_resolver = dependencyResolver;

    public virtual TResult Query<TMessage, TResult>(TMessage message) where TMessage : class
        var query = _resolver.Resolve<IQuery<TMessage,TResult>>();
            return query.Result;

the code is not dependent on ASP.NET or Windsor.

This tries to mitigate a scenario where a dependency goes out of favor (Stagnant).

Core Interfaces project(s)

NOTE a reminder if our service impl is small enough we may not care, and just use the dependencies directly.

If we look at our application we want to have access to multiple libraries (Bus/messaging, Data-access, Logging, Cache, Monitoring, Commands, etc). and the interfaces to these services will be used through the code-base. if we have many services (soluitons) then it may be worth placing these interfaces into a core library.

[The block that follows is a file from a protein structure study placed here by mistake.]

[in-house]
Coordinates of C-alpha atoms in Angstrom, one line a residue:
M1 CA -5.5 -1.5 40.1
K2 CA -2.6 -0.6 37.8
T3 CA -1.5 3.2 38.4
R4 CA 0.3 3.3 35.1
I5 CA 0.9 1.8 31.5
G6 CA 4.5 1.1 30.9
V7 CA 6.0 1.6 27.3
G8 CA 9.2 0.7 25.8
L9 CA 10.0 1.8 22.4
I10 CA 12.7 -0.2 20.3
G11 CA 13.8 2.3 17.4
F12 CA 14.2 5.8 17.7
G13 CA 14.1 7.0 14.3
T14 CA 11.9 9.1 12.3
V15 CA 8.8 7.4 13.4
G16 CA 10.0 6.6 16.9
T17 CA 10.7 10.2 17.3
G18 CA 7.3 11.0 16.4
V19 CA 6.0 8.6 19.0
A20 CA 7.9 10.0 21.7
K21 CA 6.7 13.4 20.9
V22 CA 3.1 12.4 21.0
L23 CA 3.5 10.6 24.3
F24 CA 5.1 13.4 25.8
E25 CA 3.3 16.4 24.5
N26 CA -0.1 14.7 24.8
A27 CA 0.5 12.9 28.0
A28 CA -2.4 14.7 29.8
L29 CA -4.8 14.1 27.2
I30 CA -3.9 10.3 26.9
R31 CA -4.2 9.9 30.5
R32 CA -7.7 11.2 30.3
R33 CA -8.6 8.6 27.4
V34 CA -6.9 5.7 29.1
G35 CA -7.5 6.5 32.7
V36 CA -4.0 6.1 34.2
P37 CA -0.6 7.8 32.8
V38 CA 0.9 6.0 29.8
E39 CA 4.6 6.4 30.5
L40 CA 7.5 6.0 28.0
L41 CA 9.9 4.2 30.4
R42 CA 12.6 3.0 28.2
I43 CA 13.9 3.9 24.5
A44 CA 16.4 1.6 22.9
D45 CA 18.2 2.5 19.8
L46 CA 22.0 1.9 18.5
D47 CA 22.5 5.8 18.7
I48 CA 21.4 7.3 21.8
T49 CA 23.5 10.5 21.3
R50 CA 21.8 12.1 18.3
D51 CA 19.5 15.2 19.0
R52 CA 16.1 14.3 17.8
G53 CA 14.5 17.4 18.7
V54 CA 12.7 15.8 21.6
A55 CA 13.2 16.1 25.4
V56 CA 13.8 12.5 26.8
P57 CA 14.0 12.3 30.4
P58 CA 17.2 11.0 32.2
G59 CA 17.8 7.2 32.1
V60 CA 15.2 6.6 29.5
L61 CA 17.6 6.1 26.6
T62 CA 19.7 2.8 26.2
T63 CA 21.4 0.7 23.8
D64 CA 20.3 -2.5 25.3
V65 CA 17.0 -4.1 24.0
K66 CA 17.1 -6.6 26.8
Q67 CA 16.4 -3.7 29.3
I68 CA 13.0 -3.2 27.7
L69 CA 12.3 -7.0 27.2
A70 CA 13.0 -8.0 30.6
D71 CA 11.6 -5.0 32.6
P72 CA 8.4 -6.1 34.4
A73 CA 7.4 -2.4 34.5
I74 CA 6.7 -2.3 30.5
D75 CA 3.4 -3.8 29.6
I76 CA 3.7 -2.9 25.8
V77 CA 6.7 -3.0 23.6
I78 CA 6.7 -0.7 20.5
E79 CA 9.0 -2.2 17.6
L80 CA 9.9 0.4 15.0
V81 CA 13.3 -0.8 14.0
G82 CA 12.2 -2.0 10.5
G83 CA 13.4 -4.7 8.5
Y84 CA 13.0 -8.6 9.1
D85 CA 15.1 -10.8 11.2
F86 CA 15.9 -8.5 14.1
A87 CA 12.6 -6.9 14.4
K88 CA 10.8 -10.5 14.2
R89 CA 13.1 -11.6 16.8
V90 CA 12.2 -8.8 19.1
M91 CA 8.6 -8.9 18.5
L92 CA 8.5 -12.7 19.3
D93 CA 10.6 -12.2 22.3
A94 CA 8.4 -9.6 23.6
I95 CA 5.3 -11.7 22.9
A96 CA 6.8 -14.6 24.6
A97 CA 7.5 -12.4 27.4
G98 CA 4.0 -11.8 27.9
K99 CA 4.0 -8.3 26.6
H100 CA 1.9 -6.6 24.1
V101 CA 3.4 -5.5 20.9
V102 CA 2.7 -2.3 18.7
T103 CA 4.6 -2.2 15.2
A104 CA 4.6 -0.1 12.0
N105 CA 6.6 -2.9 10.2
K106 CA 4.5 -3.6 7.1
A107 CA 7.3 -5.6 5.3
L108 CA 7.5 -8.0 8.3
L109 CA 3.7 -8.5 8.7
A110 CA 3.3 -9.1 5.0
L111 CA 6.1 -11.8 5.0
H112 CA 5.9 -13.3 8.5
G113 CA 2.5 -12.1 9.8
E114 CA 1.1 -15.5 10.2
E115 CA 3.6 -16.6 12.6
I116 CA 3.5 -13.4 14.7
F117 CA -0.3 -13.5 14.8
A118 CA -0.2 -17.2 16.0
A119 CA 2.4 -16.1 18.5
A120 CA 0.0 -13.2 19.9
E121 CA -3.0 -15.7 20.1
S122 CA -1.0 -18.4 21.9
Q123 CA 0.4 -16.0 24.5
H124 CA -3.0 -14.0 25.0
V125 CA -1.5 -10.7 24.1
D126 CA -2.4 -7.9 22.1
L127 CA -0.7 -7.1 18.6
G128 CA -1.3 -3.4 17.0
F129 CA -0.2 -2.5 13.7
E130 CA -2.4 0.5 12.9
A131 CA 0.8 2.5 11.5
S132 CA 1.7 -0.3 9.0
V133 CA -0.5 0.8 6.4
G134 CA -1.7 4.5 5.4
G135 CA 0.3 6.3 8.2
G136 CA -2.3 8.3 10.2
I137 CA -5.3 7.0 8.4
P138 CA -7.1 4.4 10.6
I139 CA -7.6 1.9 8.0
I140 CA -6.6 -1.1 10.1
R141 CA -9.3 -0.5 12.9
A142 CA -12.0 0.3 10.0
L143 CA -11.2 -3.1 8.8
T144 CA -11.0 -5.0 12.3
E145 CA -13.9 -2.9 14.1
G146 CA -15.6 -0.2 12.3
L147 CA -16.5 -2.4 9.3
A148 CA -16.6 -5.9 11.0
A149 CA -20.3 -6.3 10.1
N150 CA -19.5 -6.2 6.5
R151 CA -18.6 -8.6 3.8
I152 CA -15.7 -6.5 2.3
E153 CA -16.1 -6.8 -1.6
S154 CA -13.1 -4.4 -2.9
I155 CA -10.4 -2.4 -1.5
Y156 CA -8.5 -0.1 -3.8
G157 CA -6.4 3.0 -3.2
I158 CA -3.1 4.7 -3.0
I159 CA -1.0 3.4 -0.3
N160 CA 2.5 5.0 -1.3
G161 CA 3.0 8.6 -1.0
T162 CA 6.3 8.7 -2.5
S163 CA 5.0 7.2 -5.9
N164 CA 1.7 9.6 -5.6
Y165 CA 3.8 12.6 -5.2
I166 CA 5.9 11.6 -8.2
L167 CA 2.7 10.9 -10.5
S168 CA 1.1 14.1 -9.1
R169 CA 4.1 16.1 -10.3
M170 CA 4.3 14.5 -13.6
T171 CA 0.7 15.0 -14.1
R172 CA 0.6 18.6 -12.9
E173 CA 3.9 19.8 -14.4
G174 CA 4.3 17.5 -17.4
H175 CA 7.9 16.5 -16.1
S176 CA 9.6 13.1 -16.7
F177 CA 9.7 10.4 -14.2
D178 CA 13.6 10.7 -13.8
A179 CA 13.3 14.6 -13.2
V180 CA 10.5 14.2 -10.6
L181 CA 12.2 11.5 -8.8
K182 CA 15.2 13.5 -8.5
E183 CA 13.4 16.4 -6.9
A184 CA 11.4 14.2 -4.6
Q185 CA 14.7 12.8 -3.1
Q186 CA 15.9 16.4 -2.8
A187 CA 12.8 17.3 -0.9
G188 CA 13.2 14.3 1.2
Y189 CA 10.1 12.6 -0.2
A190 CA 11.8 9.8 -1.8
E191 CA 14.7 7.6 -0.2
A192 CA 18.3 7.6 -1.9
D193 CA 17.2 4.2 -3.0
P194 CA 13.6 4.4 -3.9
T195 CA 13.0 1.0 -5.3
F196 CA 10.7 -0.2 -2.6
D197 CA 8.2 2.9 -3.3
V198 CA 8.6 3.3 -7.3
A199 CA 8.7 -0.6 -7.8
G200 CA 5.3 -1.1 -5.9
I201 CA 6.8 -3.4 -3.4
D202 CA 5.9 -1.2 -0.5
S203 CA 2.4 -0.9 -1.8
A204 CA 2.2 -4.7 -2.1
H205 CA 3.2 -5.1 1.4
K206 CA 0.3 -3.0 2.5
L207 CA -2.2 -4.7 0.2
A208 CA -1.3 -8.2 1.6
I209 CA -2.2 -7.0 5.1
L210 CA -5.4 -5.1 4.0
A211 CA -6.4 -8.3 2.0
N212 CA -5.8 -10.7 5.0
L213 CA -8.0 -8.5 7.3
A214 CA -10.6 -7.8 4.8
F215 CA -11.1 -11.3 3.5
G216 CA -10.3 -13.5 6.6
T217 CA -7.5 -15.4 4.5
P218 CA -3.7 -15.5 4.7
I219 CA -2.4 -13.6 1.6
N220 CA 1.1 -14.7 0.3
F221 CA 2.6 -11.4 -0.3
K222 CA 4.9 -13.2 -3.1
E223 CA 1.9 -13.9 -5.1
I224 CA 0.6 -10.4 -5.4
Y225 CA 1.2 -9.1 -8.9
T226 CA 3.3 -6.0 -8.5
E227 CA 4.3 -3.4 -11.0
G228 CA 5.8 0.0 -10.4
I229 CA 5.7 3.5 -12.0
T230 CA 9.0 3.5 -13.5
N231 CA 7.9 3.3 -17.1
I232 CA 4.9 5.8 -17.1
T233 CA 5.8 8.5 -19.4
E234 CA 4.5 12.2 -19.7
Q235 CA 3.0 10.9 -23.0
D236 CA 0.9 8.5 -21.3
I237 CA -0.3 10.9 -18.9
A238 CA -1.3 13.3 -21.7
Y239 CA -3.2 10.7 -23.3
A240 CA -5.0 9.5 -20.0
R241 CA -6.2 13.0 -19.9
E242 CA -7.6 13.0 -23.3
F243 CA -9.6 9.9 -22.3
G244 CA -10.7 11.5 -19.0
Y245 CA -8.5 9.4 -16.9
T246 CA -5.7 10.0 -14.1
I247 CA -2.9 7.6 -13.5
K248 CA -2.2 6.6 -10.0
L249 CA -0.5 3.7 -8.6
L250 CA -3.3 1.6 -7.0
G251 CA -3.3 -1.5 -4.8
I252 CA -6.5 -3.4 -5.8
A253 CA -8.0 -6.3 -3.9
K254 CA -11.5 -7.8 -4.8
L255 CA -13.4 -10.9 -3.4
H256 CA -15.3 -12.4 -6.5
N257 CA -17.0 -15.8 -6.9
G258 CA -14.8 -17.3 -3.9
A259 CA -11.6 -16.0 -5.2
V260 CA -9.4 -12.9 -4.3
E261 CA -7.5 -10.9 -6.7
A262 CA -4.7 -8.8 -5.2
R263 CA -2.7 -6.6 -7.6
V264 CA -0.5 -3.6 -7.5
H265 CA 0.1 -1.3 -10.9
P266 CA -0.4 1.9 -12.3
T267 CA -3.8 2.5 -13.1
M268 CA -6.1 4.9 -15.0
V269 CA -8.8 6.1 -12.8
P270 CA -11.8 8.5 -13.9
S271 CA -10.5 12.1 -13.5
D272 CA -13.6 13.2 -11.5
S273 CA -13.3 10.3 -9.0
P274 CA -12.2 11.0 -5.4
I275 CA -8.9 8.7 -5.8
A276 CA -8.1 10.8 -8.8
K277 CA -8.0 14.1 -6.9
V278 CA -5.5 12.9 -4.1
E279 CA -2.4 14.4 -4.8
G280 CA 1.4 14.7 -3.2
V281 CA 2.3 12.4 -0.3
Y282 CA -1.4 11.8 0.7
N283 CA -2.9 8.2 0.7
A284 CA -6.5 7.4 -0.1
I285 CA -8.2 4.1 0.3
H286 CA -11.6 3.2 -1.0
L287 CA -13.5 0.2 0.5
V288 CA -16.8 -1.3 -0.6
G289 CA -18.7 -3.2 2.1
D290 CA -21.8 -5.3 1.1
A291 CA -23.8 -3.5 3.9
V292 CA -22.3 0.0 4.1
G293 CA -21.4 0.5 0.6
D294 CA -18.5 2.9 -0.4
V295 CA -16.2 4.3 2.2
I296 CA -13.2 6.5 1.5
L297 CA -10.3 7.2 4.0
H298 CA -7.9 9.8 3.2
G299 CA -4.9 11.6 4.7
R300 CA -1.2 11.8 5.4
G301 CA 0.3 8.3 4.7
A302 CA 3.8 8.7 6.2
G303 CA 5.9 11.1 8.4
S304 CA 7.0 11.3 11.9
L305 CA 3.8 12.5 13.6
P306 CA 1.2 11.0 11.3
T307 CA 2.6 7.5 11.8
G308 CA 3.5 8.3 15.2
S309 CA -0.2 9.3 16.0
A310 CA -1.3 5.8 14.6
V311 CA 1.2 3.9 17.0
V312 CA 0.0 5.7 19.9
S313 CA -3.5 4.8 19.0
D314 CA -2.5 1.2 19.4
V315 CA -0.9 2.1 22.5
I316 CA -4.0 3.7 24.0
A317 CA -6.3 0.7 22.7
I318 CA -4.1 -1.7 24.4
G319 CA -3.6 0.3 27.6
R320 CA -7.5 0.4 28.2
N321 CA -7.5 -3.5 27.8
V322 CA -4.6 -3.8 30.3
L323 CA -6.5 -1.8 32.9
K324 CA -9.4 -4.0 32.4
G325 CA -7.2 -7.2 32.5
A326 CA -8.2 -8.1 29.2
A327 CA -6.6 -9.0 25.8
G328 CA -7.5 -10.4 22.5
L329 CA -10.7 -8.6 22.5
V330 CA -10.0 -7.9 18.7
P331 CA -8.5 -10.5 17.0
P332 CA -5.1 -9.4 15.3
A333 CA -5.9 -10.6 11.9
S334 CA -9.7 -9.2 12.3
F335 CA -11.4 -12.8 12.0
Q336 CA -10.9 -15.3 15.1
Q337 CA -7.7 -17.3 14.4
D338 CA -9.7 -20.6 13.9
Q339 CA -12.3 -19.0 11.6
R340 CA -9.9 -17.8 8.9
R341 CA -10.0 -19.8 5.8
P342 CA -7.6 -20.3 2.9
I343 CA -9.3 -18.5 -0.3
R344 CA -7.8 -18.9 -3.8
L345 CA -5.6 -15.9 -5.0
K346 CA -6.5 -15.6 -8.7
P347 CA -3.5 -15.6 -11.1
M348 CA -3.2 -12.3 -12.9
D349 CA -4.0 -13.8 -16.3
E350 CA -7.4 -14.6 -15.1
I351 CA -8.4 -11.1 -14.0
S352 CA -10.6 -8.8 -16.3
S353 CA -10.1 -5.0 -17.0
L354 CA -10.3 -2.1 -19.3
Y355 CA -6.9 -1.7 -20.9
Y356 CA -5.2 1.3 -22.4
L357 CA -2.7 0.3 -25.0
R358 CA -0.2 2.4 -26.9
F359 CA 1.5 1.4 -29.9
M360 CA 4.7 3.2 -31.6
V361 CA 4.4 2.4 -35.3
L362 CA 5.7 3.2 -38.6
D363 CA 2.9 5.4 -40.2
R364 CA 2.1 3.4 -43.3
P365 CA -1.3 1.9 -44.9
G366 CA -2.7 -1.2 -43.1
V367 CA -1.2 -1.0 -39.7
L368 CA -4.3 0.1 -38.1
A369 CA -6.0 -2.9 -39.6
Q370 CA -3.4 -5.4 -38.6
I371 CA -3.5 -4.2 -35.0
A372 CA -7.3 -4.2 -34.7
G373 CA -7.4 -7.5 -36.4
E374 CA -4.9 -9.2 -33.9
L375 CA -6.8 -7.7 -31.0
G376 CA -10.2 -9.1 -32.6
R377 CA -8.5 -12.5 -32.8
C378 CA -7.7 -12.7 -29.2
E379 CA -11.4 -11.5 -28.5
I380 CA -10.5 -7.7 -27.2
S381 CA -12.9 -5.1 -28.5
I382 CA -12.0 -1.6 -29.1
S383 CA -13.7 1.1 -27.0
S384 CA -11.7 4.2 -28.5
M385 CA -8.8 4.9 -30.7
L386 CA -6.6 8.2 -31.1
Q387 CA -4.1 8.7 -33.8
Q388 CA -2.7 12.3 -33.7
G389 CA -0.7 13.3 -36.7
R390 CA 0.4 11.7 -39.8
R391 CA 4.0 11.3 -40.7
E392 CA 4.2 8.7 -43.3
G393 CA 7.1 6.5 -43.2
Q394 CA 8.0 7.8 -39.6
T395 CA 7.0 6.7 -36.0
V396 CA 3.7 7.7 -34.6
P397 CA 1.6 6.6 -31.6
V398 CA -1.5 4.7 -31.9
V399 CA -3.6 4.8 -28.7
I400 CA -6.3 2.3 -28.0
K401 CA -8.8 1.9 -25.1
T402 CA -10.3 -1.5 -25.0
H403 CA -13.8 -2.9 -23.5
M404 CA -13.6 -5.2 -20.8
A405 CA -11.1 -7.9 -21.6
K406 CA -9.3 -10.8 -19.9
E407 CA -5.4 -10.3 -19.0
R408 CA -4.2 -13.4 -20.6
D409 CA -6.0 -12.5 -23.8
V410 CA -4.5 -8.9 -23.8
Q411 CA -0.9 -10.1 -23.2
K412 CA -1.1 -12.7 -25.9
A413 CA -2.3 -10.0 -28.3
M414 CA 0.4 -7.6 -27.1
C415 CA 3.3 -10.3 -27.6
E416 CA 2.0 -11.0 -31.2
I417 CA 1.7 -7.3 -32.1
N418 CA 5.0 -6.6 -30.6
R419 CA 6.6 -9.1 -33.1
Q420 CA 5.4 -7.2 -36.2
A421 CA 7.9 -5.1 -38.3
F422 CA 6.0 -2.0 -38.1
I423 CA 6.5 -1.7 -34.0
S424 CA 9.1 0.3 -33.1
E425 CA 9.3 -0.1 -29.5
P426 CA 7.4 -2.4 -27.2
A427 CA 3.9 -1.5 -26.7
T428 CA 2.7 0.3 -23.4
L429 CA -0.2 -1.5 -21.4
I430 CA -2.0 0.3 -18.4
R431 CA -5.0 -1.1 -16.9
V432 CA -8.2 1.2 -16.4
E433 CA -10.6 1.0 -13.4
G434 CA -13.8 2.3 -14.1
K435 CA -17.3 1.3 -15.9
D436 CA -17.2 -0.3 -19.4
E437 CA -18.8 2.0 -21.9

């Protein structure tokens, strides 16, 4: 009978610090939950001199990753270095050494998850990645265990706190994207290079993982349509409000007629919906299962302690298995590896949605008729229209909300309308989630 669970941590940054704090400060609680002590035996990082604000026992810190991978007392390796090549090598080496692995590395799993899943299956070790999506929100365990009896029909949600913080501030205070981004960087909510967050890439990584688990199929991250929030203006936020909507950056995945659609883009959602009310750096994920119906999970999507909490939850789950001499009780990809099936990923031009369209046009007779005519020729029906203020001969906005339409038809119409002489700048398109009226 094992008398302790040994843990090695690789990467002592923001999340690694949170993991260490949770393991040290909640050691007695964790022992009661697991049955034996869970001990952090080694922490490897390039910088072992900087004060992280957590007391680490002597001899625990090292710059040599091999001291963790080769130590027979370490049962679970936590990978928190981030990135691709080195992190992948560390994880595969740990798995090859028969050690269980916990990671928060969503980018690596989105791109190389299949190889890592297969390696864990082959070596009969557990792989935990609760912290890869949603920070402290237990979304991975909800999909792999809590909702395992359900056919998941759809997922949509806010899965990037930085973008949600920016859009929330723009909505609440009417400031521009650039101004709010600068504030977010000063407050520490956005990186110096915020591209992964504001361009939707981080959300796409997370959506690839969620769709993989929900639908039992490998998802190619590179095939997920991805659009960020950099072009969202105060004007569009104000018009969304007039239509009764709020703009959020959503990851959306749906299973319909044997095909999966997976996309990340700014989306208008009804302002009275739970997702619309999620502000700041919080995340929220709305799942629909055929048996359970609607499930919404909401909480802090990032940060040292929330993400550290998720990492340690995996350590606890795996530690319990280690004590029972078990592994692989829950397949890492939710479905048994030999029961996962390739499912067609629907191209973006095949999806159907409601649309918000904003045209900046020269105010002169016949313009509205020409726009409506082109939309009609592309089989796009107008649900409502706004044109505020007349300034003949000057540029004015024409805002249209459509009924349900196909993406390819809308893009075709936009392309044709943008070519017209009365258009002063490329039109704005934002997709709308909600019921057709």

Then for each implementation of an interface create a separate dll (project) which impalements a given interface(s). these implemented dll;s can then be setup in your applications Bootstrap. I breif mentioned this before here.

for example using the query dispatcher and dependencyResolver, here is a possible project outline

Epic.Core                   (dll/proj)
    Messaging               (folder)
    Querying                (folder)
    Ioc                     (folder)

Epic.Messaging.Default      (dll)

Epic.Messaging.EasyNetQ     (dll)

Epic.Querying.Default       (dll)

Epic.Ioc.Windsor            (dll)

Epic.Ioc.AutoFac            (dll)

here we have 2 Ioc which can be used (note I do not abstract the setup of the container, as it is normally limited to the host project).

normally only one implemetation is registered in with the container.

note that the Core contains all the interfaces used by the Core project of your service (again using the 3 project terminology)

if you want Core can be split into multiple dlls (I have done this as some interfaces are not required by all applications)

also I use “Default” to suggest that the impl is custom coded.